I drove to the site yesterday evening and noted in driving by that the smell was totally unbearable. At this time of the year, winter, one can imagine what it is like for locals living there 365 days a year. Is the Minister aware that a family have been forced out of their own home because of the odours? They were forced out of their home last December and have been unable to return to it for nearly a full year. Is the Minister aware of the potential legal cases and the legal cases that have been filed against the Ballynagran landfill site? Owing to the sheer lack of planning and absolute incompetence, emergency legislation was rammed through over the heads of the community, in the process ignoring their legitimate concerns. That was totally wrong and avoidable.

In its correspondence Wicklow County Council seems to be reliant on the view that the Poolbeg site will potentially open at some point next year. However, this gives little or no comfort to the locals living in the vicinity of the Ballynagran landfill site. These are serious questions and I urge the Minister to answer them for the people of County Wicklow, particularly those who must live in Ballynagran daily, even without the additional 40,000 tonnes of waste that will be taken into the landfill site.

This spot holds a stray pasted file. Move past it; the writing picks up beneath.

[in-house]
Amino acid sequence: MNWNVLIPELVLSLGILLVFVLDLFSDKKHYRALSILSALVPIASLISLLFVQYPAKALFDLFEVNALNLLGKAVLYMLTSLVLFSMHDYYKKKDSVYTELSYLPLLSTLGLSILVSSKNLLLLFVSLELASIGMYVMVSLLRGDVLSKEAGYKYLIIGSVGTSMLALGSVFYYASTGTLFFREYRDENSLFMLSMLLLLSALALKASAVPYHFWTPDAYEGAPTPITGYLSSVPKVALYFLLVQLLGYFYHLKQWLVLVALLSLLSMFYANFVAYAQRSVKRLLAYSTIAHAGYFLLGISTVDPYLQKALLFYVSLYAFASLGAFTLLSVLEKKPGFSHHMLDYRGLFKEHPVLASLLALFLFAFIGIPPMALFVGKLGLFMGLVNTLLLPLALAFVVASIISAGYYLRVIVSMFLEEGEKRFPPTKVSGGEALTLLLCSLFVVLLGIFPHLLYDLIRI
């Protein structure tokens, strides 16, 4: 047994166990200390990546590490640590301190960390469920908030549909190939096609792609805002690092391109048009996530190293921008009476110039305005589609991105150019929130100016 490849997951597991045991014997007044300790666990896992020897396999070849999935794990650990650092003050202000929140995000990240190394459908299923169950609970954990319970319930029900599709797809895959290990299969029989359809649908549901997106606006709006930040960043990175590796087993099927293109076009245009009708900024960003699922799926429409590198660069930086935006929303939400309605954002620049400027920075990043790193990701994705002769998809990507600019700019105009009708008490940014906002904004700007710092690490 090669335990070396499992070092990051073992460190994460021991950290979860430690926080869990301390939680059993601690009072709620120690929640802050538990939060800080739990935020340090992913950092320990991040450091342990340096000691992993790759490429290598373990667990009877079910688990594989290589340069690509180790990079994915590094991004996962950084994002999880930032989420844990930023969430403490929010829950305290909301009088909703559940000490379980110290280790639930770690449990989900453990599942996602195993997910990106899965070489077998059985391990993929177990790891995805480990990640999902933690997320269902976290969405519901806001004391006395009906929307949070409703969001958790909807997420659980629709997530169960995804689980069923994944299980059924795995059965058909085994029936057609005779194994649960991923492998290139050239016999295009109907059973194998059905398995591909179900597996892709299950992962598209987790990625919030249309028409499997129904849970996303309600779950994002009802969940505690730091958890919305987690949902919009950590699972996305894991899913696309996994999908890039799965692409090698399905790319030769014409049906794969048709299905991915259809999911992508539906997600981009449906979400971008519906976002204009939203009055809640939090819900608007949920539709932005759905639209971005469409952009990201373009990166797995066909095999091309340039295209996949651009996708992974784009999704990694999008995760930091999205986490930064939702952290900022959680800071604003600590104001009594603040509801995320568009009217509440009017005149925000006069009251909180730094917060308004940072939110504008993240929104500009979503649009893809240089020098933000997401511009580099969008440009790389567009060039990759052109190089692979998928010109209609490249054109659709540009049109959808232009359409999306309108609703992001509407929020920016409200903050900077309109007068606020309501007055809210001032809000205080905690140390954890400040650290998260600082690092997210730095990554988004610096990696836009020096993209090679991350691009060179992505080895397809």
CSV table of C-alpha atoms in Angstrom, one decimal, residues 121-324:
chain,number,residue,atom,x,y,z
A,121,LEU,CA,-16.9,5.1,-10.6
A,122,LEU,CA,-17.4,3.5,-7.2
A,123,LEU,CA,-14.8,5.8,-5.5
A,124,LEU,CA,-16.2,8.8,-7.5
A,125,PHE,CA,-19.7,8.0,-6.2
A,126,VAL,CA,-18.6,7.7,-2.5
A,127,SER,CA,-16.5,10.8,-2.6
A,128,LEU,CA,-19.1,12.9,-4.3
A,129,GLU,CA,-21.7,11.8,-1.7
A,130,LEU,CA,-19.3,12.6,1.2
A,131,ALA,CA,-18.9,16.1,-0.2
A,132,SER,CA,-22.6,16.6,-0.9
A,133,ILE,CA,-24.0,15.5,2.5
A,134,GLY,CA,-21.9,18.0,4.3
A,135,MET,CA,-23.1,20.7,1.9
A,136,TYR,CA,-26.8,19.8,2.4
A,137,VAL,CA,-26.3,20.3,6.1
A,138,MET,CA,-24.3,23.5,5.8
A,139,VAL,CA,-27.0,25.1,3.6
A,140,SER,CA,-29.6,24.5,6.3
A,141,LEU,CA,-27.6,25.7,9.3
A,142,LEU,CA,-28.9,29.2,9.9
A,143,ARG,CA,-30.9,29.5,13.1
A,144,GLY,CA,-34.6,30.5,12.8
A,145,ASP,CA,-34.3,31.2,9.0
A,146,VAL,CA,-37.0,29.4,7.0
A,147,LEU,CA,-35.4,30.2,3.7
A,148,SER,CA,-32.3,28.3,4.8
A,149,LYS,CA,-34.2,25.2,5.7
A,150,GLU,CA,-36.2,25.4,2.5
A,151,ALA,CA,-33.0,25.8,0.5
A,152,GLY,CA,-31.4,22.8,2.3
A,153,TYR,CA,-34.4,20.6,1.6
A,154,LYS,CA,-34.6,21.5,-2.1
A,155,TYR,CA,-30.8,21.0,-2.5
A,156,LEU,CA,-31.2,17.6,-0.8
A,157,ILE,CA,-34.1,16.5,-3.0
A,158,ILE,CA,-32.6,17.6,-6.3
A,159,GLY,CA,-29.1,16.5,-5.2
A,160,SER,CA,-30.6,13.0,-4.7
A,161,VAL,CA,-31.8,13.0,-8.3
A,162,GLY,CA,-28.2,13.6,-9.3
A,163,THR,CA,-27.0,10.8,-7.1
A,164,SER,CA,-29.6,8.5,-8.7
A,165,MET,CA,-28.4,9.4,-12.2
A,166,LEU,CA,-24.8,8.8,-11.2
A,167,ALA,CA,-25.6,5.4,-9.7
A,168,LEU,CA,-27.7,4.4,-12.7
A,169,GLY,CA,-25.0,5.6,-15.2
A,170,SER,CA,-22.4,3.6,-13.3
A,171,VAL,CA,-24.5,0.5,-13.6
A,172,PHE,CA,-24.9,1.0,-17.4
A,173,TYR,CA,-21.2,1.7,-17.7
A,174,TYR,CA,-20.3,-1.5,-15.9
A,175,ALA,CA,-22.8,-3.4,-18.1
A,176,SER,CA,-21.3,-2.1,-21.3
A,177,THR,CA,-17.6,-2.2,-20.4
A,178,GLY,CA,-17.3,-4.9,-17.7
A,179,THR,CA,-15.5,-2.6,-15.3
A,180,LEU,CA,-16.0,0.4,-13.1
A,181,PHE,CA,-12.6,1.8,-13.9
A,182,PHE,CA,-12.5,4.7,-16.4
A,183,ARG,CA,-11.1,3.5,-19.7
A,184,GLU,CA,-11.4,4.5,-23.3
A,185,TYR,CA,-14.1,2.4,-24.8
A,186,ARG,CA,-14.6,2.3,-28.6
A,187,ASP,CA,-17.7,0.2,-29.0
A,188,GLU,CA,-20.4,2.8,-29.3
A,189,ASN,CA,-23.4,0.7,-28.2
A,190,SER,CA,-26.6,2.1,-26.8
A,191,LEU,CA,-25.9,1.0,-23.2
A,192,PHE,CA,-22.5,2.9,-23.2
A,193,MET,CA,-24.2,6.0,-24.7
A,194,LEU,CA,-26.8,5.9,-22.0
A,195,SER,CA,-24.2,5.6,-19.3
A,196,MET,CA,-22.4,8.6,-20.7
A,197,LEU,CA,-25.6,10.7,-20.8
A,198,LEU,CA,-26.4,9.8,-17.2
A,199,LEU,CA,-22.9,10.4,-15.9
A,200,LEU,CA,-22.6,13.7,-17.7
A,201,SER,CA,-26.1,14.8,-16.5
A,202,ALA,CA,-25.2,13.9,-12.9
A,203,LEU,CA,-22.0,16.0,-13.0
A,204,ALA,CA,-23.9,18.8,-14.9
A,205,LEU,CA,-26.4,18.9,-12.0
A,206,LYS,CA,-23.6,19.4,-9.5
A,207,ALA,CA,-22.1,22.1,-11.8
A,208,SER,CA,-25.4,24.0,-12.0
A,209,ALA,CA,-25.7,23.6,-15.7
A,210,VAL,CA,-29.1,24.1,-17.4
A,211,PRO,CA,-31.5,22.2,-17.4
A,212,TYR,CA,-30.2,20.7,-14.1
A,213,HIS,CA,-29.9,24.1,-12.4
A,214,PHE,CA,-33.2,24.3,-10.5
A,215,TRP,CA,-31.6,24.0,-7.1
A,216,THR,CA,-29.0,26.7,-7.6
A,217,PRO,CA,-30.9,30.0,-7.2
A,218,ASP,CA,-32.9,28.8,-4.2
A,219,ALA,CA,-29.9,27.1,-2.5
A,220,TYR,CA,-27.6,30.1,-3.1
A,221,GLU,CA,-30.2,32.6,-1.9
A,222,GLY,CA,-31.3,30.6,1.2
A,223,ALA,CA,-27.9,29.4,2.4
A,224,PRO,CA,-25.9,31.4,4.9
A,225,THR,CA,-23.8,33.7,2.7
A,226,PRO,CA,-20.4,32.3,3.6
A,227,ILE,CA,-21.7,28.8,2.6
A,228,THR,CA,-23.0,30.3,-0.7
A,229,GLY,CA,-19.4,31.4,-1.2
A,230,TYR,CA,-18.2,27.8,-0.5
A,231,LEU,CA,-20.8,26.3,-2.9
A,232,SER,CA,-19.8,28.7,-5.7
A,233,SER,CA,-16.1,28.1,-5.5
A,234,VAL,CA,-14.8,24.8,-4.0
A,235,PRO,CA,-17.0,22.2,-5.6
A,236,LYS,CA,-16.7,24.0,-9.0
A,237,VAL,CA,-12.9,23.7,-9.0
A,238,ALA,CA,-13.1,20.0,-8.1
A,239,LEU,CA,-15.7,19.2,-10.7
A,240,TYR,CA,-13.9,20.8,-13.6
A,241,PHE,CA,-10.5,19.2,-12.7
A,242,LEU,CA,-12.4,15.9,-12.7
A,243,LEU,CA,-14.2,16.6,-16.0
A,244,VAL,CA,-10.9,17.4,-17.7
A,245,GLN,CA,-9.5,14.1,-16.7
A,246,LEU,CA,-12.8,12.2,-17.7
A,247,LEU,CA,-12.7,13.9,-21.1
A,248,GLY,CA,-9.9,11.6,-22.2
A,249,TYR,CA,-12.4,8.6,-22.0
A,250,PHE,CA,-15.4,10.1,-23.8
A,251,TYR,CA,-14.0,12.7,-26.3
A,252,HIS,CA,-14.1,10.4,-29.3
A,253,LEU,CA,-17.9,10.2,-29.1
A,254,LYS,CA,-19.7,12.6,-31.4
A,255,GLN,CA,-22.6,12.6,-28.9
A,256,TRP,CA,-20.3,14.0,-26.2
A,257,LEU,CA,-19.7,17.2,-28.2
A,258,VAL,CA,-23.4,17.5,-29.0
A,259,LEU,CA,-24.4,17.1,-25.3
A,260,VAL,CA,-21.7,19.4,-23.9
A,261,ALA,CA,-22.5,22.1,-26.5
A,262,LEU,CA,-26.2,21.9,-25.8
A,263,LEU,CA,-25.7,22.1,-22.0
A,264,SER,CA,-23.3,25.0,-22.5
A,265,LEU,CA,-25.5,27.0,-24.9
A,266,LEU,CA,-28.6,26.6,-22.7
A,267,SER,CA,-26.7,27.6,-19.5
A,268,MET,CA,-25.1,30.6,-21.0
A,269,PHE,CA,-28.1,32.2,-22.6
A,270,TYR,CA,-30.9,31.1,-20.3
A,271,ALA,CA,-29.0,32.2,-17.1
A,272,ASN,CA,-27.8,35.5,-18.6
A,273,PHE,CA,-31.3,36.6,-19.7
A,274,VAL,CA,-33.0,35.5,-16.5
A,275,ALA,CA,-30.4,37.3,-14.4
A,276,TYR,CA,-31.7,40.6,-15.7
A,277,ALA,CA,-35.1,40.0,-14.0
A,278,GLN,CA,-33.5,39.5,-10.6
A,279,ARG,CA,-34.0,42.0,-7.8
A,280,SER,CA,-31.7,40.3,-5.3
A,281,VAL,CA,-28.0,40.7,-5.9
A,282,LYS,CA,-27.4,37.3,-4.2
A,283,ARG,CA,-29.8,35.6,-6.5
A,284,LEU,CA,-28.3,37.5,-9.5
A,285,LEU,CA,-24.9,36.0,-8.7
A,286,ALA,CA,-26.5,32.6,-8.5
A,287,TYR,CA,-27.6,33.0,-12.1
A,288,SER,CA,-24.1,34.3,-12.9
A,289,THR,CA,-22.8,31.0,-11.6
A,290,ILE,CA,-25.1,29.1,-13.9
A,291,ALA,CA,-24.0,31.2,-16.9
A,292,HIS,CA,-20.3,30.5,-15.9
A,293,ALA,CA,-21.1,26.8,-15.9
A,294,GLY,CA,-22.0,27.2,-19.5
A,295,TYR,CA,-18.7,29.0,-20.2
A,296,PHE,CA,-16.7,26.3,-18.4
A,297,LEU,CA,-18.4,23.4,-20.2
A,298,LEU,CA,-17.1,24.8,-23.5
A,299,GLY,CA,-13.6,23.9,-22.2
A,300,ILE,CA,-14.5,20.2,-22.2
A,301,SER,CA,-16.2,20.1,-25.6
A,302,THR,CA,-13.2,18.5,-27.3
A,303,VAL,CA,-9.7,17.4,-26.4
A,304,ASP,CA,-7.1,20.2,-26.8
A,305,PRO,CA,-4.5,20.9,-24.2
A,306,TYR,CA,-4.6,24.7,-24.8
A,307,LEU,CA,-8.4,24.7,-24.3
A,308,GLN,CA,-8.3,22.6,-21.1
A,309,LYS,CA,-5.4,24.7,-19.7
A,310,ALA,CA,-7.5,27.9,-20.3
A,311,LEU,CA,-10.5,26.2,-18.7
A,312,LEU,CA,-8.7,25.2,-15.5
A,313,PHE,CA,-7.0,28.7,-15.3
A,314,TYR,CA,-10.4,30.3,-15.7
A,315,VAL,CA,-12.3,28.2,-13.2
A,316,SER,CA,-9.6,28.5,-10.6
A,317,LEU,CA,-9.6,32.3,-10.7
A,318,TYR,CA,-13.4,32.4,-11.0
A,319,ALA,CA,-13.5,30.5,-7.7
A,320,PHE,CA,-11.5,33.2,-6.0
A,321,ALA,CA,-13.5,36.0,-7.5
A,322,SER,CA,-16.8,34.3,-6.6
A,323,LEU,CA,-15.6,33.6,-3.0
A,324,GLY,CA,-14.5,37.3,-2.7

I thank the Deputy for raising this issue with me.

Waste management planning is the responsibility of local authorities under Part II of the Waste Management Act 1996. I am precluded under section 60(3) of that Act from the exercise of any power or control in the performance by a local authority in particular circumstances of a statutory function vested in it under the Act. To answer the Deputy's question, I did not sign off on anything.